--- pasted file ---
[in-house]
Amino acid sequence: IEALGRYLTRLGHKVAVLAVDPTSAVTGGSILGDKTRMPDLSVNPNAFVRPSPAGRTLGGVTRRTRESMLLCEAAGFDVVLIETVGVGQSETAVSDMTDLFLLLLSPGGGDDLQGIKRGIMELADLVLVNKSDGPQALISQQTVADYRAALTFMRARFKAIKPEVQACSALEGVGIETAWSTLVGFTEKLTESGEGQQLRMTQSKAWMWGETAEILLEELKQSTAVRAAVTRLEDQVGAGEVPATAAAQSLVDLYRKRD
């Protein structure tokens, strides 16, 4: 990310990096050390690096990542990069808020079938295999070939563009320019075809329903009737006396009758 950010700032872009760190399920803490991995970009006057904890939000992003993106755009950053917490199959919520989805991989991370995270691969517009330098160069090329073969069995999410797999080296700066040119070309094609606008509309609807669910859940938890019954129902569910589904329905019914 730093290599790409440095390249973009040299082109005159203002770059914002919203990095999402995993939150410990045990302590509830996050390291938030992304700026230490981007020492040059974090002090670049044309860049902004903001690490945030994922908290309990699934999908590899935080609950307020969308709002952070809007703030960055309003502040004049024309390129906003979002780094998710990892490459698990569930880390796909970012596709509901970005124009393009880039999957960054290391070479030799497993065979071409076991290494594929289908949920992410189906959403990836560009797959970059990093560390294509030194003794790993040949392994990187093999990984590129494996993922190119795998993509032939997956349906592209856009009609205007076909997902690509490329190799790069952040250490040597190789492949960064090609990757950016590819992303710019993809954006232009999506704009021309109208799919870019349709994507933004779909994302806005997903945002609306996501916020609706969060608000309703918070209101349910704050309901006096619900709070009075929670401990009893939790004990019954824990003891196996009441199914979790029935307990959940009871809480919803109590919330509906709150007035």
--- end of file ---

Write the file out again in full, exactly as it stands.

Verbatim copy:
[in-house]
Amino acid sequence: IEALGRYLTRLGHKVAVLAVDPTSAVTGGSILGDKTRMPDLSVNPNAFVRPSPAGRTLGGVTRRTRESMLLCEAAGFDVVLIETVGVGQSETAVSDMTDLFLLLLSPGGGDDLQGIKRGIMELADLVLVNKSDGPQALISQQTVADYRAALTFMRARFKAIKPEVQACSALEGVGIETAWSTLVGFTEKLTESGEGQQLRMTQSKAWMWGETAEILLEELKQSTAVRAAVTRLEDQVGAGEVPATAAAQSLVDLYRKRD
């Protein structure tokens, strides 16, 4: 990310990096050390690096990542990069808020079938295999070939563009320019075809329903009737006396009758 950010700032872009760190399920803490991995970009006057904890939000992003993106755009950053917490199959919520989805991989991370995270691969517009330098160069090329073969069995999410797999080296700066040119070309094609606008509309609807669910859940938890019954129902569910589904329905019914 730093290599790409440095390249973009040299082109005159203002770059914002919203990095999402995993939150410990045990302590509830996050390291938030992304700026230490981007020492040059974090002090670049044309860049902004903001690490945030994922908290309990699934999908590899935080609950307020969308709002952070809007703030960055309003502040004049024309390129906003979002780094998710990892490459698990569930880390796909970012596709509901970005124009393009880039999957960054290391070479030799497993065979071409076991290494594929289908949920992410189906959403990836560009797959970059990093560390294509030194003794790993040949392994990187093999990984590129494996993922190119795998993509032939997956349906592209856009009609205007076909997902690509490329190799790069952040250490040597190789492949960064090609990757950016590819992303710019993809954006232009999506704009021309109208799919870019349709994507933004779909994302806005997903945002609306996501916020609706969060608000309703918070209101349910704050309901006096619900709070009075929670401990009893939790004990019954824990003891196996009441199914979790029935307990959940009871809480919803109590919330509906709150007035």